Nigerian police have broken up protests at the start of a general strike over a massive fuel price hike. Nigerian authorities say the work stoppage is illegal.
Police in the main city Lagos fired tear gas and bullets in the air Monday to disperse protesters who chanted anti-government slogans while burning tires in the street.
In the capital Abuja, police clashed with union pickets who were preventing civil servants from entering their offices.
The indefinite strike was called by the Nigerian Labor Congress to protest the government decision to slash subsidies on fuel prices.
Despite a court order ruling the work stoppage illegal, large numbers of Nigerian workers stayed at home or joined street demonstrations in Lagos, Abuja, northern opposition strongholds and elsewhere.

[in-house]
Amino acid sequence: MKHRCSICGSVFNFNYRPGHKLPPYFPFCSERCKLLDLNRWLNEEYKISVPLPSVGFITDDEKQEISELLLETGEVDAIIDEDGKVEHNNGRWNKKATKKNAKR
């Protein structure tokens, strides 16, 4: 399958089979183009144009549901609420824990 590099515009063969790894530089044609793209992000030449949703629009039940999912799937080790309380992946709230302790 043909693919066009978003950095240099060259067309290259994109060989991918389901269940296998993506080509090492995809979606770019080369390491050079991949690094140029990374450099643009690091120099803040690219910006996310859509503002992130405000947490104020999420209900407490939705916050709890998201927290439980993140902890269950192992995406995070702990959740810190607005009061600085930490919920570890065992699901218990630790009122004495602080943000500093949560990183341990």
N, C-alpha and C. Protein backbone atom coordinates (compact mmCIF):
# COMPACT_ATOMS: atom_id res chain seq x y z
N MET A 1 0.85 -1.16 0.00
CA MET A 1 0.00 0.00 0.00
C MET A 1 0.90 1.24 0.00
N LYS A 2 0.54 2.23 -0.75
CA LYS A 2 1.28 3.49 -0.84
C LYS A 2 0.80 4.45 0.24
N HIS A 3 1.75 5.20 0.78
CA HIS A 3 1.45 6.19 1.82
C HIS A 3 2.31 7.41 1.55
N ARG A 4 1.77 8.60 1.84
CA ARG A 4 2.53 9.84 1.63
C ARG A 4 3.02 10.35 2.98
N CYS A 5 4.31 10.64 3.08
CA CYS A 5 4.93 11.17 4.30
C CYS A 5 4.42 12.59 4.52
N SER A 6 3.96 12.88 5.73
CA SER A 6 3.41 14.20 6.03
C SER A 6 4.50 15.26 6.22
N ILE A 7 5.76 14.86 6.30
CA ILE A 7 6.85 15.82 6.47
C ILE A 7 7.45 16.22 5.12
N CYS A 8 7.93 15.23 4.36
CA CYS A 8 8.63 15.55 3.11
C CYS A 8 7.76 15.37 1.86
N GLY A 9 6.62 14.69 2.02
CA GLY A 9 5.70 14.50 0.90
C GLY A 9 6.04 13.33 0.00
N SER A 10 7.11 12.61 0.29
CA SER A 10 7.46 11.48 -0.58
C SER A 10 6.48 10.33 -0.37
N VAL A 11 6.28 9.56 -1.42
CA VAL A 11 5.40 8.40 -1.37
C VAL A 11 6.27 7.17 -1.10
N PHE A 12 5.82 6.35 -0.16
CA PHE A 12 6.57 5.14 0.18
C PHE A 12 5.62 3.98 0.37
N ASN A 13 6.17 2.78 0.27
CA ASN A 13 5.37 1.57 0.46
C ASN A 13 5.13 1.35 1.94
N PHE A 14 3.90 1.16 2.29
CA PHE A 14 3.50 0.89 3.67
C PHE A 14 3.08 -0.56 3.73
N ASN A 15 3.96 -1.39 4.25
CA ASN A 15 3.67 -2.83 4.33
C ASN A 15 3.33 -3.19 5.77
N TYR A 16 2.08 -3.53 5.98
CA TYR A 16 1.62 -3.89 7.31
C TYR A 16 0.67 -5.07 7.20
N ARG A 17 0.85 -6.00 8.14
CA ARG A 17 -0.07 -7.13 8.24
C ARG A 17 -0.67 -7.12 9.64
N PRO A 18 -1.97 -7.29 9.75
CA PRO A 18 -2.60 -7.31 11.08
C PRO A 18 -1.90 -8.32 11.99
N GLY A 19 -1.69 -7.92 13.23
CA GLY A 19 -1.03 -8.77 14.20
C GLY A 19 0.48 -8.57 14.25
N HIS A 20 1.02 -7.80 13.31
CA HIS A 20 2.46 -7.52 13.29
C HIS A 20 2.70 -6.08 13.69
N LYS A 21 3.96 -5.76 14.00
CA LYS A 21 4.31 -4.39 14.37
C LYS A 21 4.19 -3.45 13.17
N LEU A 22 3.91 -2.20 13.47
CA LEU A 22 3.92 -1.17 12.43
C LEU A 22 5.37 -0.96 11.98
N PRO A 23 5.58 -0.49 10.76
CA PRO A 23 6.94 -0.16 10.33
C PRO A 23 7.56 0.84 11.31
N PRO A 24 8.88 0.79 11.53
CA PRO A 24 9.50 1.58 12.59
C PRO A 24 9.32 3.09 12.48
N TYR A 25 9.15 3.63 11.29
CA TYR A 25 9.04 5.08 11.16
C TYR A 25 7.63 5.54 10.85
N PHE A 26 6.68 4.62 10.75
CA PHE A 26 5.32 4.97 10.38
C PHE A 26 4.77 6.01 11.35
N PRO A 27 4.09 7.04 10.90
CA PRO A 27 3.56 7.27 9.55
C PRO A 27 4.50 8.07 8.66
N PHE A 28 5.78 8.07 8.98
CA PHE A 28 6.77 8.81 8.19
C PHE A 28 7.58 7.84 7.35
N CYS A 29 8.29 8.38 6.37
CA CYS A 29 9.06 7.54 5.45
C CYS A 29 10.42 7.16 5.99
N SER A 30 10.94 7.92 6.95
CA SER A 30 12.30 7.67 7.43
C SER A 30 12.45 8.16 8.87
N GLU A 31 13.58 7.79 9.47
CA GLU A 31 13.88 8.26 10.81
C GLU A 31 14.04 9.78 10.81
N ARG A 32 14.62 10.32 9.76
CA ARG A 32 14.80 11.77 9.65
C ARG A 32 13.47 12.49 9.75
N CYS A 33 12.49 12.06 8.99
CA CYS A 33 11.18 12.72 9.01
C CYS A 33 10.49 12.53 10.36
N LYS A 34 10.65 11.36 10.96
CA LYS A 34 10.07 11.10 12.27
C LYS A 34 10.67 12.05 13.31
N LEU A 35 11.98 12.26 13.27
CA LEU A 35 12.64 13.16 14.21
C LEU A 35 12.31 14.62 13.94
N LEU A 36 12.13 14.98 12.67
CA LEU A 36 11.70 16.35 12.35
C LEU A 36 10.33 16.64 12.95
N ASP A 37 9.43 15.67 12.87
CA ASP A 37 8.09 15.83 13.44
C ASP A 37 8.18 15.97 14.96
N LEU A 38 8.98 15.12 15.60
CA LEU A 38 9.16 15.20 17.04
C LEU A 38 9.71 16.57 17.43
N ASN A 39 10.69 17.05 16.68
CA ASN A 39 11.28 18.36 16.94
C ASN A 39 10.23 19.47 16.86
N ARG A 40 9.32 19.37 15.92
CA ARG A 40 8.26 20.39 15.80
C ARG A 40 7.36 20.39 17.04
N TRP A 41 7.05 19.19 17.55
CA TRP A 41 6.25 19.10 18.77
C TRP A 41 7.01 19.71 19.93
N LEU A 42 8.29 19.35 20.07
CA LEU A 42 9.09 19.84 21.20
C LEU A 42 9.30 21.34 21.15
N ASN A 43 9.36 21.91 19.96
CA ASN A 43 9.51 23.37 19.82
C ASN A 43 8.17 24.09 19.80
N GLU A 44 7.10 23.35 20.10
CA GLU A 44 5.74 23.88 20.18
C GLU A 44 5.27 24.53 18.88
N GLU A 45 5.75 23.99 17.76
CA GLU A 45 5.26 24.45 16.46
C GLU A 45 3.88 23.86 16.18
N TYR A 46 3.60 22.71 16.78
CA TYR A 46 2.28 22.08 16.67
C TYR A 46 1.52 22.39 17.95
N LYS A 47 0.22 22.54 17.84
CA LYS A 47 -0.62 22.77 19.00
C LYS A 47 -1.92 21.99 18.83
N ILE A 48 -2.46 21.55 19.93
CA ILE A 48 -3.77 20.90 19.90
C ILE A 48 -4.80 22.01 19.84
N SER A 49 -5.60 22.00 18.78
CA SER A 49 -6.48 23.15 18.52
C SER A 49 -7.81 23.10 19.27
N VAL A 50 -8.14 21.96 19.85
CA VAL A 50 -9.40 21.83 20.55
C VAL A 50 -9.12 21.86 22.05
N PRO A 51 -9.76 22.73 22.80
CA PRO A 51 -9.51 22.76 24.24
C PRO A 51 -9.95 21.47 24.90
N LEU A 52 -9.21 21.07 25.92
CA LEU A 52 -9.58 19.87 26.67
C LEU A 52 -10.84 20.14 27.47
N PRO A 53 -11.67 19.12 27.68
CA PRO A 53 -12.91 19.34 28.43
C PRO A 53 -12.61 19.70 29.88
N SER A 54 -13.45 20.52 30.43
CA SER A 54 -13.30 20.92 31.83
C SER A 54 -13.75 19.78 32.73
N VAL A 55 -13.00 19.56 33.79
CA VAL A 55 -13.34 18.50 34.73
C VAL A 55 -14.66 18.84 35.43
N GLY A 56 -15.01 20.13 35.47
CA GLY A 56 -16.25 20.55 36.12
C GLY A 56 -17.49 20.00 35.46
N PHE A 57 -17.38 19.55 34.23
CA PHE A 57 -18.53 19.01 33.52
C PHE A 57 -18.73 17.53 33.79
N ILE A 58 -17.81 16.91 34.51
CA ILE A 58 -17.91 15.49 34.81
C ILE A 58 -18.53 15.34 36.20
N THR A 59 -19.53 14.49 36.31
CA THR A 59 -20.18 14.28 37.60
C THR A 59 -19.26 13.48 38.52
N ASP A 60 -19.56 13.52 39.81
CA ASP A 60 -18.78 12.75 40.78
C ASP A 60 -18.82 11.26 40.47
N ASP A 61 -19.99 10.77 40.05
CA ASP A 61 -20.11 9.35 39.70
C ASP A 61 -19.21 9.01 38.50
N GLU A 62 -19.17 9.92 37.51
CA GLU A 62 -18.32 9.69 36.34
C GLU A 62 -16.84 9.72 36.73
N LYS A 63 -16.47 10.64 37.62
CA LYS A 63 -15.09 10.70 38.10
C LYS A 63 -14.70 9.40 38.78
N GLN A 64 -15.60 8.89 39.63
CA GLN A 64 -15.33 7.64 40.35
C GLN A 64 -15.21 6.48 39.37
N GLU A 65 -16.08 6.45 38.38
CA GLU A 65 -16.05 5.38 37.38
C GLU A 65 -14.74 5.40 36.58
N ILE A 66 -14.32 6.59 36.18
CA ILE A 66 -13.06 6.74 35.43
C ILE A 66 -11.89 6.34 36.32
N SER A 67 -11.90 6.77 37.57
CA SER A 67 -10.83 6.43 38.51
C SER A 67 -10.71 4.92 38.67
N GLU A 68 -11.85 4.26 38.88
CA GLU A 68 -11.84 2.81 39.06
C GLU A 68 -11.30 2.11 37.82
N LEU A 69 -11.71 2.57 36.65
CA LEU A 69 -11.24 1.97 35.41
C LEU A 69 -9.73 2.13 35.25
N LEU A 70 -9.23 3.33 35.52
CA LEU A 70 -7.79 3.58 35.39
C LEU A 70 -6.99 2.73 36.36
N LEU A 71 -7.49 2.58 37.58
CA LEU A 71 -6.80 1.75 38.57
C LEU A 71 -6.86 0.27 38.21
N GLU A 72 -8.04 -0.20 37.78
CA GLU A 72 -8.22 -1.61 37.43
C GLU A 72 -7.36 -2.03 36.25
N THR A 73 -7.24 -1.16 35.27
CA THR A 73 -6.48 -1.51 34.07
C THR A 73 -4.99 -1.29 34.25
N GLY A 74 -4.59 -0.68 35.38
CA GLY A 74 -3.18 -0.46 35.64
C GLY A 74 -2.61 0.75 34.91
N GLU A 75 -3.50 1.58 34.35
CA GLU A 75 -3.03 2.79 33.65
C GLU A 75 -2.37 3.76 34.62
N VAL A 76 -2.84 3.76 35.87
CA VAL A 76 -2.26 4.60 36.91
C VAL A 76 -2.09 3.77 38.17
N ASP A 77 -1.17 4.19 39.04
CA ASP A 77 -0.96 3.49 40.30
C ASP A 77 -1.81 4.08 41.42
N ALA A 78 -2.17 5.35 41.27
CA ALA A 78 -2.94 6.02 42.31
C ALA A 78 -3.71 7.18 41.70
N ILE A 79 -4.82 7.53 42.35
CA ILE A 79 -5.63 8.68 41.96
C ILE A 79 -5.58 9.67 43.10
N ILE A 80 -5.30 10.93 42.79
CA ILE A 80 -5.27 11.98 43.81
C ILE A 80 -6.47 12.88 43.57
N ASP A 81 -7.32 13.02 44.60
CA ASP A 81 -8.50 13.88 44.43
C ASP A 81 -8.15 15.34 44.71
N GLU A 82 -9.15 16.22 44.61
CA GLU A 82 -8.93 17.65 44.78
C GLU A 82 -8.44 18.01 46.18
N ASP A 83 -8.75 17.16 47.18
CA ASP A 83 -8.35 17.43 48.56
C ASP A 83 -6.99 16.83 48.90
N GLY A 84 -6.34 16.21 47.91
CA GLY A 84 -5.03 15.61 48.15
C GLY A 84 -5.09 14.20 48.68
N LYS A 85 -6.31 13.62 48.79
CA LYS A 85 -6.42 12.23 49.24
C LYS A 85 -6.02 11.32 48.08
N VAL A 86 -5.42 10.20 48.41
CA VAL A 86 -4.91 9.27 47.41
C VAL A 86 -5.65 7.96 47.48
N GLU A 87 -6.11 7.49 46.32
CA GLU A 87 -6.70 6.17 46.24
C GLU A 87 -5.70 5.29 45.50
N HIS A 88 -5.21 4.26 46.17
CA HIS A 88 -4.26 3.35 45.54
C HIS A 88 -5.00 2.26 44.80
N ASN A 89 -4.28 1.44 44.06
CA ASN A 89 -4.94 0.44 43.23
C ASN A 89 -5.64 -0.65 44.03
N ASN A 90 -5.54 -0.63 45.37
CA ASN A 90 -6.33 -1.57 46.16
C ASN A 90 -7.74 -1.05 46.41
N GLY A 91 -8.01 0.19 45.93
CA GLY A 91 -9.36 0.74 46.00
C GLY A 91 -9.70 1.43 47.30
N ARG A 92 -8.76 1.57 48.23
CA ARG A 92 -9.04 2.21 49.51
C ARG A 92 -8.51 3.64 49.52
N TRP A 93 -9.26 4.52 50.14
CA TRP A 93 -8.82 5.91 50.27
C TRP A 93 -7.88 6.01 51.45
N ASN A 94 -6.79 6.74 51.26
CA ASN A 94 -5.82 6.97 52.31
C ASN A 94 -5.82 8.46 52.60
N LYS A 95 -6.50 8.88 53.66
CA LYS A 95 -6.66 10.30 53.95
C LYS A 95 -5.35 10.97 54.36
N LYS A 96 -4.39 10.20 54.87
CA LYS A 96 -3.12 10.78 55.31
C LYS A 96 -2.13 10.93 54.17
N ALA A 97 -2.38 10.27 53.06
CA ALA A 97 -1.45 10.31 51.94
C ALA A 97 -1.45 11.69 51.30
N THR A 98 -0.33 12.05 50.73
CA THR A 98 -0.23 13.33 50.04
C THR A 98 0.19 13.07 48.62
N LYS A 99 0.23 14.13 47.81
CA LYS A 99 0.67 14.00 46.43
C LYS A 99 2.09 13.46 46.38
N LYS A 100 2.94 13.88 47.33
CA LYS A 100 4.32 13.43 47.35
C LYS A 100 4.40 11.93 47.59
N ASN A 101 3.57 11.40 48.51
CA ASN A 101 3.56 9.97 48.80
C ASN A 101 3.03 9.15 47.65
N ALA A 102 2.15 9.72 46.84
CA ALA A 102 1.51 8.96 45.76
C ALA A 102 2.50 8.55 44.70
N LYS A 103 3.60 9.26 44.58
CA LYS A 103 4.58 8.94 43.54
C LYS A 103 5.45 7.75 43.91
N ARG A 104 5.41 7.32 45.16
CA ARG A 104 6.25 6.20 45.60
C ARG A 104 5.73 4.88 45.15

The subsidies cut has increased the price of fuel by more than 50-percent since earlier this month. The government of President Olusegun Obasanjo says the savings are needed for health care and education.
The permanent secretary for the ministry of federal capital territory, Muaza Babangida Aliyu, says because it is illegal, the strike will put workers and their families at risk.
Talks between union leaders and the government are ongoing. Union leaders say they want President Obasanjo to make a reasonable offer to reduce the scale of the price rise.
Nigeria is Africa's largest oil producer, but it still faces chronic fuel shortages, because most of the oil is shipped abroad.